I will compare my theory’s predictions with empirical data on global income inequality trends provided by Piketty and others. Our  analysis suggests that the Scandinavian countries, and to a lesser extent Switzerland, Netherlands and Australia,  have managed to get close to the ideal income inequality for the bottom ~99% of the population, while the U.S. and U.K. remain considerably less fair at the other extreme. Other European countries such as France and Germany, and Japan and Canada, are in the middle. I will conclude by summarizing the theory’s policy implications and future directions.

Bio

Professor Venkat Venkatasubramanian is Samuel Ruben-Peter G. Viele Professor of Engineering in the Department of Chemical Engineering, Industrial Engineering and Operations Research (Affiliate) at Columbia University in the City of New York. He earned his Ph. D. in Chemical Engineering at Cornell, M.S. in Physics  at  Vanderbilt,  and  B. Tech. in Chemical Engineering at the University of Madras,   India.   Venkat   worked   as   a   Research Associate in Artificial Intelligence in the School of Computer Science at Carnegie-Mellon University. He taught at Purdue University for many years, before returning to Columbia in 2011. At Columbia, Venkat directs the research efforts in the Complex Resilient Intelligent Systems Laboratory. He is also the founding Co-Director of the Center for the Management of Systemic Risk, a transdisciplinary center focused on understanding how complex systems fail in order to prevent or mitigate such failures in the future, with  faculty from a number of departments at Columbia University.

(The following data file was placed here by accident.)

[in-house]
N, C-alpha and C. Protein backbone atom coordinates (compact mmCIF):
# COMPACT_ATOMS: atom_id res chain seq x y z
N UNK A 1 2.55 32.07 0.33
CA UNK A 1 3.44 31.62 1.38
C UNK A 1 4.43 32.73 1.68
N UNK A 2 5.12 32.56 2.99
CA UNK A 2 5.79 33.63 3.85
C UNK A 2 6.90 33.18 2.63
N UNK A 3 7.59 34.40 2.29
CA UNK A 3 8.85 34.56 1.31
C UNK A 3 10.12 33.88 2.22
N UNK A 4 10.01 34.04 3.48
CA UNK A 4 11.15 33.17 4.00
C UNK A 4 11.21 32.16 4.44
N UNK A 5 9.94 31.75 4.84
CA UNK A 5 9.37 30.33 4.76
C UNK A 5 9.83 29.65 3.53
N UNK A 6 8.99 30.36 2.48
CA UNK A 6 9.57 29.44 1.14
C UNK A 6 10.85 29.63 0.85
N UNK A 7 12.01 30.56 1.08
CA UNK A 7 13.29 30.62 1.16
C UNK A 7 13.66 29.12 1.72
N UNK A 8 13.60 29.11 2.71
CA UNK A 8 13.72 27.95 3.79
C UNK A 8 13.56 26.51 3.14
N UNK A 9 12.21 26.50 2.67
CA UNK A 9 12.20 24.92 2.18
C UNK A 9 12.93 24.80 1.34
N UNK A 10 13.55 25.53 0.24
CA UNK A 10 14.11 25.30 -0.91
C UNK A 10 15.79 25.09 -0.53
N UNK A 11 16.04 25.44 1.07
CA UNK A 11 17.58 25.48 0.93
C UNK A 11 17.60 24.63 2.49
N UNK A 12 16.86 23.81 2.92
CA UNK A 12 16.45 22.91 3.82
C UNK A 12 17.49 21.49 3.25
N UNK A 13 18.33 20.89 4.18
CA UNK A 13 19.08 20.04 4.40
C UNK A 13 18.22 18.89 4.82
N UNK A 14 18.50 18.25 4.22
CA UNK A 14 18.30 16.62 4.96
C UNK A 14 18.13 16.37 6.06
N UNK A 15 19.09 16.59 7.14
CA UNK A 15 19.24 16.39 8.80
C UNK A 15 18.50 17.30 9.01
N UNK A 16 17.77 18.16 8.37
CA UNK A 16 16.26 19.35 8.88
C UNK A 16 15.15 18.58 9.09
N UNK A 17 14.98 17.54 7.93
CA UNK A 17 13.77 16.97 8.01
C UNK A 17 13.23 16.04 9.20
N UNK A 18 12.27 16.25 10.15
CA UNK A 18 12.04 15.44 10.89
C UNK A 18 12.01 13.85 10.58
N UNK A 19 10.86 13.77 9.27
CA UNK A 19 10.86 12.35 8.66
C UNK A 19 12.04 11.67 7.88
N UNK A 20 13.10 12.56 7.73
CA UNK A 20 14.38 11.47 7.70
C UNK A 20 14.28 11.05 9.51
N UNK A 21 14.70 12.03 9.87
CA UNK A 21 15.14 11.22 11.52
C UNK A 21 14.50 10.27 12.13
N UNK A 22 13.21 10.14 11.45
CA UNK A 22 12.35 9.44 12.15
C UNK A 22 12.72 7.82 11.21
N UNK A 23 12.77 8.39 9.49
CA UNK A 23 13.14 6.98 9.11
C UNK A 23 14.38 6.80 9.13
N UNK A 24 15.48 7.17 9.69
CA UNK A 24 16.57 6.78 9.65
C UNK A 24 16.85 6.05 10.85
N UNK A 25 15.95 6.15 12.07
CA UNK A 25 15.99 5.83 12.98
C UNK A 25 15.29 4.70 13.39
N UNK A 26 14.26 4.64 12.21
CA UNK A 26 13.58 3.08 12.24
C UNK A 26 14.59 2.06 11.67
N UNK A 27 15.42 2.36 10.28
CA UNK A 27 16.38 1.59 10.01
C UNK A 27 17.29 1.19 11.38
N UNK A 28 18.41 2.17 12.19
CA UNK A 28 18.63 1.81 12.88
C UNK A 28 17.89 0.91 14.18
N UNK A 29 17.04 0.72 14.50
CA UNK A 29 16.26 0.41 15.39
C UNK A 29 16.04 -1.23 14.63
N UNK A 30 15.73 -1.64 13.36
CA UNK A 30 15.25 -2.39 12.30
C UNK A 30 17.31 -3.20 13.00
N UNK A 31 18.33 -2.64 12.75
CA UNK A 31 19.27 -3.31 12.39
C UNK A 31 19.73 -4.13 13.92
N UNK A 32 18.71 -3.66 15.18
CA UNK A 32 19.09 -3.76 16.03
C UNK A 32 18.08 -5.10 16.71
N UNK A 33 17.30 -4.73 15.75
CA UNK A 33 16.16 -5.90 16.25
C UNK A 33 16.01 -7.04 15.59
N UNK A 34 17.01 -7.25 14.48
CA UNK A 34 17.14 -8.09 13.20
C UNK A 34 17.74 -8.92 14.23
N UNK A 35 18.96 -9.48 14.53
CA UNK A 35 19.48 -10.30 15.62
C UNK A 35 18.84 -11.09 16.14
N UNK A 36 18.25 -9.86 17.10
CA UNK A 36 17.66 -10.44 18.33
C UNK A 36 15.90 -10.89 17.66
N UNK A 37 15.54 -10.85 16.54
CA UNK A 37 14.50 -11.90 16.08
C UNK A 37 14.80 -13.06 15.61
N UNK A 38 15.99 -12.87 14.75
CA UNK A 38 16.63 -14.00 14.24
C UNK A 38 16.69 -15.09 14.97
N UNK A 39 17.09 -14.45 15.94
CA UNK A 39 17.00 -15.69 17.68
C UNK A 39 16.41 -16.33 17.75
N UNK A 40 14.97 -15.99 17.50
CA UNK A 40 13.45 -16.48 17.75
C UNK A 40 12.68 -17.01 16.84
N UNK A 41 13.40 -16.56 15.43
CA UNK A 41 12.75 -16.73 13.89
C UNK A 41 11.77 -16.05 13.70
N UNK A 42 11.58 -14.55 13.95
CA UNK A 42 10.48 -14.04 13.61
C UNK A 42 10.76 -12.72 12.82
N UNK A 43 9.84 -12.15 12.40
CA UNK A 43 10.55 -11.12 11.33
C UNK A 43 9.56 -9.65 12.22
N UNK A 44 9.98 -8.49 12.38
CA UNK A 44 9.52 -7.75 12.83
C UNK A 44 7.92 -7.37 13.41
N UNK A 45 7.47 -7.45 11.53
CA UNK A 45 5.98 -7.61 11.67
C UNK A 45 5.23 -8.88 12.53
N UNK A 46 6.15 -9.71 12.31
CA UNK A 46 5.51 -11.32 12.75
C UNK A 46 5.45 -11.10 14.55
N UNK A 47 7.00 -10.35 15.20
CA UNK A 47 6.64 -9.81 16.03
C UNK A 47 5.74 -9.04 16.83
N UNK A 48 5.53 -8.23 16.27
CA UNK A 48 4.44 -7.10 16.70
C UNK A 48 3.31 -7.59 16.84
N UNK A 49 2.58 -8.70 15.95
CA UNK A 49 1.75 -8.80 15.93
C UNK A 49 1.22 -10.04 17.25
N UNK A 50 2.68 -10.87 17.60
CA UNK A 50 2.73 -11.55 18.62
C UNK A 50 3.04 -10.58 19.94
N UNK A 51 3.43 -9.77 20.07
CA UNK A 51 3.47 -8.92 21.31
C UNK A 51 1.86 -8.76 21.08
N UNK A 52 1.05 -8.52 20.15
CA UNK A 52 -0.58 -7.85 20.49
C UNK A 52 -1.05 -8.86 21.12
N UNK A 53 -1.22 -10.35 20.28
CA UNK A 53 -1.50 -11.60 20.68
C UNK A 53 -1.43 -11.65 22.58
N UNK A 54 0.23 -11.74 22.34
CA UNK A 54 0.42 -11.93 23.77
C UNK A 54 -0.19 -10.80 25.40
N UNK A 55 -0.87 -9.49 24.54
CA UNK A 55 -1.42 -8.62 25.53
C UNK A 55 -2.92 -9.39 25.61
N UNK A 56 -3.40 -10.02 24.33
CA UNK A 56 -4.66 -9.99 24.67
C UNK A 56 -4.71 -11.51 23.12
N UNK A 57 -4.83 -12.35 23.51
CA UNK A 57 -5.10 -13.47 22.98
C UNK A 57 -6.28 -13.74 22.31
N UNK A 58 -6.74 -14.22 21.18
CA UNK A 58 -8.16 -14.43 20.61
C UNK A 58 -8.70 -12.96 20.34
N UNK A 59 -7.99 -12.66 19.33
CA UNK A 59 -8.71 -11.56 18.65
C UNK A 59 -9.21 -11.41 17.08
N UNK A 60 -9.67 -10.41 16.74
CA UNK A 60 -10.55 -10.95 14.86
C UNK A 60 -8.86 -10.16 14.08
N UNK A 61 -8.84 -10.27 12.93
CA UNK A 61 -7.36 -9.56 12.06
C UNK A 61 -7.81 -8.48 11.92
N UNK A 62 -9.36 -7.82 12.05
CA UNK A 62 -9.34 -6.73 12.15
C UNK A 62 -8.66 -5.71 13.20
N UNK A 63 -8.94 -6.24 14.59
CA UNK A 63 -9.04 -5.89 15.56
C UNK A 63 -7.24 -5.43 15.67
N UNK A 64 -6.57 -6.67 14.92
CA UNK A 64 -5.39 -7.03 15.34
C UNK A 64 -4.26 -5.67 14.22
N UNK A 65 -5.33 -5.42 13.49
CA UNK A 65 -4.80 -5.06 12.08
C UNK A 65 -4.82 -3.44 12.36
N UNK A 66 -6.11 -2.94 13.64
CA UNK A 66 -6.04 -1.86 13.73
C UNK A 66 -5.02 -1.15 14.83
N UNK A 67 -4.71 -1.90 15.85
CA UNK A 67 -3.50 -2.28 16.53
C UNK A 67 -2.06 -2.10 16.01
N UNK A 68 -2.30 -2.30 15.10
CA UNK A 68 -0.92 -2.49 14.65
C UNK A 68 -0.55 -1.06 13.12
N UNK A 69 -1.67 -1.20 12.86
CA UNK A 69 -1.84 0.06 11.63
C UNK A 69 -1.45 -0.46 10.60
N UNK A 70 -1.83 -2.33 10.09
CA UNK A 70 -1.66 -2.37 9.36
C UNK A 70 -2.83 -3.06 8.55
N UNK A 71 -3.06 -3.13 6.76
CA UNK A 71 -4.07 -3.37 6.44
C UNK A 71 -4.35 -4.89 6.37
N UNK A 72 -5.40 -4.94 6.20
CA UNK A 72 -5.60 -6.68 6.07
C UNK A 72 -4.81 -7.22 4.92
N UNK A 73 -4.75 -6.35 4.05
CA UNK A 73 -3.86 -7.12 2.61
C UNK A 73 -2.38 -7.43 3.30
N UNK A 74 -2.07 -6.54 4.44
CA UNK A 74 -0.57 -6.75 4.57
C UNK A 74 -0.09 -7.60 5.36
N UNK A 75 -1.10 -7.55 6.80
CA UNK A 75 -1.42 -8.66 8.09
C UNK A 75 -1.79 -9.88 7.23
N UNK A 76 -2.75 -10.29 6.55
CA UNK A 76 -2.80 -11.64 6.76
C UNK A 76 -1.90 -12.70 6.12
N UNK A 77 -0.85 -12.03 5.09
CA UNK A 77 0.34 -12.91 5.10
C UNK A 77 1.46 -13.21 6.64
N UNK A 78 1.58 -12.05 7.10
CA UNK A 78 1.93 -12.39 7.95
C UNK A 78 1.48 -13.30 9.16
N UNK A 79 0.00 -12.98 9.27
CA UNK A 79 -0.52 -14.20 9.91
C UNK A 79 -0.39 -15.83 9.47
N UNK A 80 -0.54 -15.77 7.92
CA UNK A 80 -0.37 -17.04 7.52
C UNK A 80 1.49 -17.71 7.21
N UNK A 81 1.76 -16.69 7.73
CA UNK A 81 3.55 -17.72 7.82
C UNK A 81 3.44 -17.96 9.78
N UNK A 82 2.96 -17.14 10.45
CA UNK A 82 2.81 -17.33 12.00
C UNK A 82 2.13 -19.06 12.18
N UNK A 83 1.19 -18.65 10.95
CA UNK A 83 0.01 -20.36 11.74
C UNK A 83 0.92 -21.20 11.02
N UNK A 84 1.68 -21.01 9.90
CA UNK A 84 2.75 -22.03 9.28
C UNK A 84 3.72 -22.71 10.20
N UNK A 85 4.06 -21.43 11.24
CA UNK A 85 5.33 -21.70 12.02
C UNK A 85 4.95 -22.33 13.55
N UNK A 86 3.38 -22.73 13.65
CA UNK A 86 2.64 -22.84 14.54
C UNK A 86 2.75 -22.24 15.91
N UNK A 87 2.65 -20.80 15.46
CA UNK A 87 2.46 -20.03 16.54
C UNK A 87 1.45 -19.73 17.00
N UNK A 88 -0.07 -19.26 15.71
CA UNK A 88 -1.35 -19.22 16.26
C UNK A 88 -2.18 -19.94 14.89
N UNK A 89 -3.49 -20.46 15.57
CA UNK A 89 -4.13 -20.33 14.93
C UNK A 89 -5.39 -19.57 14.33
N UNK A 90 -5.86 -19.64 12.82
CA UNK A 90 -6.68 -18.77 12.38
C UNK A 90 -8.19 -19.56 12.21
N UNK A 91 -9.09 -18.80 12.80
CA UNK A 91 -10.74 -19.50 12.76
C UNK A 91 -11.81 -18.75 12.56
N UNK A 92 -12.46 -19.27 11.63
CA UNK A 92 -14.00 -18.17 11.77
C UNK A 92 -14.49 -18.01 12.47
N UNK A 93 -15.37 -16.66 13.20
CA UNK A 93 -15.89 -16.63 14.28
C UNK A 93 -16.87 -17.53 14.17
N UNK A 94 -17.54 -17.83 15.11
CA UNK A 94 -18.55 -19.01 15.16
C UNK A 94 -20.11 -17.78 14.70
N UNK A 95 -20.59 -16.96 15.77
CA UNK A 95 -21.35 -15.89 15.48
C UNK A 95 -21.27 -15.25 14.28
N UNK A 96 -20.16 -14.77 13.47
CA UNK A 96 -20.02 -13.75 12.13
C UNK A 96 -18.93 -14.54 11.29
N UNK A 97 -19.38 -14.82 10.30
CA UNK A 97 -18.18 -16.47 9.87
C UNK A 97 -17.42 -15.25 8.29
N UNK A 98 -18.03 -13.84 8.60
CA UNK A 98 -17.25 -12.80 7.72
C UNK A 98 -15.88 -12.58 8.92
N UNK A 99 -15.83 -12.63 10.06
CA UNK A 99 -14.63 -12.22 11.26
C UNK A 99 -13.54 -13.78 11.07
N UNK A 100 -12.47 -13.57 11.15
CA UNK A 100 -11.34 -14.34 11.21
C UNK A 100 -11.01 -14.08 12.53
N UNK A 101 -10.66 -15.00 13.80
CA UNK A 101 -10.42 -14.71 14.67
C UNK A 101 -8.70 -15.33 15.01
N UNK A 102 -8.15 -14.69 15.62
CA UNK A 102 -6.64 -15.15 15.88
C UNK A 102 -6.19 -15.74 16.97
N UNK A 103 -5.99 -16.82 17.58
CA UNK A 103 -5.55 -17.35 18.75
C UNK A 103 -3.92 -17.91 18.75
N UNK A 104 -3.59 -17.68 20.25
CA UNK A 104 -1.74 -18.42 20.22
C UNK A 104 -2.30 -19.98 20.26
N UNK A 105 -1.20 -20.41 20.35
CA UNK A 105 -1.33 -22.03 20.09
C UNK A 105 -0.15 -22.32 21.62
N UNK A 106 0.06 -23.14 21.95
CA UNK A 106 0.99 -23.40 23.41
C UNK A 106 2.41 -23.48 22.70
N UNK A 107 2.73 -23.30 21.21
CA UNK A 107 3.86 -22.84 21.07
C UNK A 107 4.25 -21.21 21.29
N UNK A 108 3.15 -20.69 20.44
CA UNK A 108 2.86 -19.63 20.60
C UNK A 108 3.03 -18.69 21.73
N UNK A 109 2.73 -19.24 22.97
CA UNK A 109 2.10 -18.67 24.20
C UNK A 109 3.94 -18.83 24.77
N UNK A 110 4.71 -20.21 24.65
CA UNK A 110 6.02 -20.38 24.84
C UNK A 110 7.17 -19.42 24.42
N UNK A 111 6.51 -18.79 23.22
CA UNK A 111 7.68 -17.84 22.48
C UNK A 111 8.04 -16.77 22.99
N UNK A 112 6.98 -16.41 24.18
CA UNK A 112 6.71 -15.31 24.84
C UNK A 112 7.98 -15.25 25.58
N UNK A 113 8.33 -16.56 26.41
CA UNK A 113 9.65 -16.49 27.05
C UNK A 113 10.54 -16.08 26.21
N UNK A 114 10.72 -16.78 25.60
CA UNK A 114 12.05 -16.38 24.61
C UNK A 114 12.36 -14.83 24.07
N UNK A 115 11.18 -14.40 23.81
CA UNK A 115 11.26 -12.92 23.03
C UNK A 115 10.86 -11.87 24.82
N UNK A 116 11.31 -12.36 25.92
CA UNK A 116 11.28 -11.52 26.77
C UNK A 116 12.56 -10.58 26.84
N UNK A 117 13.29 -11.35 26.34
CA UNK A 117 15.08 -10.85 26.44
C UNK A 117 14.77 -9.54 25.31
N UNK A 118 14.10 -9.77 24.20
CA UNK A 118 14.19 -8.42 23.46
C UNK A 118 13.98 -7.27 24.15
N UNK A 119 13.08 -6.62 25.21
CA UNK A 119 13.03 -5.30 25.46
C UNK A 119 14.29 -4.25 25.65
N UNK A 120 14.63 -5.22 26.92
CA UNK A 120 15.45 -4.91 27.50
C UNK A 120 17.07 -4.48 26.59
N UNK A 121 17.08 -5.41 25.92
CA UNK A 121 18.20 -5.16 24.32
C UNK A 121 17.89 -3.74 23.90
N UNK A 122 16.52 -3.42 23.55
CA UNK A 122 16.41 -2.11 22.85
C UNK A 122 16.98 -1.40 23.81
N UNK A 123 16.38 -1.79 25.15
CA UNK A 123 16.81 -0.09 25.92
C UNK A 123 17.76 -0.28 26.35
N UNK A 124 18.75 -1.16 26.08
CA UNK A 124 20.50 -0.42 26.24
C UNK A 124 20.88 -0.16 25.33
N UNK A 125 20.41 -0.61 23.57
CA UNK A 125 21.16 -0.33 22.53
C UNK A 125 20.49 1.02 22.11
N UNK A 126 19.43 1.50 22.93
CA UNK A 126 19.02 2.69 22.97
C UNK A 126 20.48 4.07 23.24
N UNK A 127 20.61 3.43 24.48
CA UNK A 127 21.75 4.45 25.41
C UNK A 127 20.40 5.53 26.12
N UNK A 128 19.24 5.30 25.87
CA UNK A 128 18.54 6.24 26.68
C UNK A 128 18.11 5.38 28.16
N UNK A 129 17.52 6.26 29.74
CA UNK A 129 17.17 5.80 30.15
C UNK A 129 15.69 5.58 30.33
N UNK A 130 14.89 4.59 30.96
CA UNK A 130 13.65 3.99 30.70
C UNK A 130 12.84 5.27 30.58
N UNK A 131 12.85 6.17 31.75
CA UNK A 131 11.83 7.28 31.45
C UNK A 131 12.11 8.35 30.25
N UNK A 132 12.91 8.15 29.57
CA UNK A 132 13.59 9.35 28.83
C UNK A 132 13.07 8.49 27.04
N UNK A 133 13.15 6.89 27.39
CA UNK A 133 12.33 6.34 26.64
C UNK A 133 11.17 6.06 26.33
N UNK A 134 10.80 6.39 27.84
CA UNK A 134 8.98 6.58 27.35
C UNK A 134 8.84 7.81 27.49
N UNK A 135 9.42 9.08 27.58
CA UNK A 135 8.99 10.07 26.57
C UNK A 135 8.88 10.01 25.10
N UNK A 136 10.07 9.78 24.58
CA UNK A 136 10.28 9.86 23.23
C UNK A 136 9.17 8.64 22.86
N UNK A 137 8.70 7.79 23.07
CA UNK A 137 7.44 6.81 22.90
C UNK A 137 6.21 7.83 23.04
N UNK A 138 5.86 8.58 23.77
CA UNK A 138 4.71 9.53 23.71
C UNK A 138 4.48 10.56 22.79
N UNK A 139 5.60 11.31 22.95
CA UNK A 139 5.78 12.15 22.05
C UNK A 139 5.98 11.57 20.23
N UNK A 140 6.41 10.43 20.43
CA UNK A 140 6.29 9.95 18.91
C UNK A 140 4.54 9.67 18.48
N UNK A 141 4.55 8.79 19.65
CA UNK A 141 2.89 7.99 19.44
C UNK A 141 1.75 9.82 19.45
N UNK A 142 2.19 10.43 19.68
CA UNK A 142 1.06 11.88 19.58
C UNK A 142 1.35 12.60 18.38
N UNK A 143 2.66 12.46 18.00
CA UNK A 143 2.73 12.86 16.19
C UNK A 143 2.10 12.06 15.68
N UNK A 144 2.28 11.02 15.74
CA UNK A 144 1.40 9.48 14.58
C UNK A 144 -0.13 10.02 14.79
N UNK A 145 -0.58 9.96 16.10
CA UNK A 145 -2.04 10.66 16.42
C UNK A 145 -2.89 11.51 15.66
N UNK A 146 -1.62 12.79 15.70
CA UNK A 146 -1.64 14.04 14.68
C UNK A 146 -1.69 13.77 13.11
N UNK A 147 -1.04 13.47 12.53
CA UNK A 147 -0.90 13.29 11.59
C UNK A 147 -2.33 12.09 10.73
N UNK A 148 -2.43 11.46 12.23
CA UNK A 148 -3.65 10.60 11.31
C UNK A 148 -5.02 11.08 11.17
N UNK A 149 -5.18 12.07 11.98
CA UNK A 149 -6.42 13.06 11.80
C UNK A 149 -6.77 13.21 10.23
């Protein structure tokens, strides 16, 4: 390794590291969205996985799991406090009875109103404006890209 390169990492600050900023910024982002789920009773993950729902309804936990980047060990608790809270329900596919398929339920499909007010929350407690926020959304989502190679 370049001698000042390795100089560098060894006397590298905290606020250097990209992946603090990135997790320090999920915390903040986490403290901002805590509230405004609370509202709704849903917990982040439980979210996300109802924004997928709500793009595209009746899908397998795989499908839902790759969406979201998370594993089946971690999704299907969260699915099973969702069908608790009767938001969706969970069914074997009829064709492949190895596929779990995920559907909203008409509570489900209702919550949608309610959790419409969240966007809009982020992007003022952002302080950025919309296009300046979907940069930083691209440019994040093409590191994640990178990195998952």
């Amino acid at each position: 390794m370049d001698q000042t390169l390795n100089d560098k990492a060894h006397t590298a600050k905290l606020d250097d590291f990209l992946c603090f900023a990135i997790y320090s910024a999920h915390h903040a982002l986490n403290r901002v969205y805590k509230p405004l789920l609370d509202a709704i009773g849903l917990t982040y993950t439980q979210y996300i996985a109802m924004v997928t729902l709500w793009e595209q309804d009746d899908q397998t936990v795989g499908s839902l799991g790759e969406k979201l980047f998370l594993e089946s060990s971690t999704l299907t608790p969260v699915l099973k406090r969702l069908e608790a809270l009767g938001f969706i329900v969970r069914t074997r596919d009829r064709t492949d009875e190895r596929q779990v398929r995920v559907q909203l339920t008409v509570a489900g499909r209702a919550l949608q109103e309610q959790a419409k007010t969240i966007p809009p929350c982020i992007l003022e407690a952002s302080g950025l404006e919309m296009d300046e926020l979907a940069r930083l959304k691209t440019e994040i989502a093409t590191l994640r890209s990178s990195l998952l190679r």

By inclination, education, and experience, Venkat is attracted to fundamental questions that are at the intersection of different disciplines. A leitmotif in his work understands emergent phenomena in self-organized complex systems, particularly using artificial intelligence, statistical mechanics, game theory, and systems engineering concepts and techniques.   Venkat’s research contributions have been in the areas of process fault diagnosis and risk management, materials design and discovery using informatics, pharmaceutical engineering, and complexity science. Venkat has a new book out, How Much Inequality is Fair? Mathematical Principles of a Moral, Optimal, and Stable Capitalist Society, published by Columbia University Press (http://cris.cheme.columbia.edu/prof-venkatasubramanian-publishes-his-new... much-inequality-fair-mathematical-principles-mora ).

Prof. Venkatasubramanian received the Norris Shreve Award for Outstanding Teaching in Chemical Engineering three times at Purdue University. He won the Computing in Chemical Engineering Award from AIChE and is a Fellow of AIChE. In 2011, the College of Engineering at Purdue University recognized his contributions with the Research Excellence Award. He is a past-President of the Computer Aids for Chemical Engineering (CACHE) Corporation. He currently serves as an Editor for Computers and Chemical Engineering.  Venkat’s non-academic interests include comparative theology, classical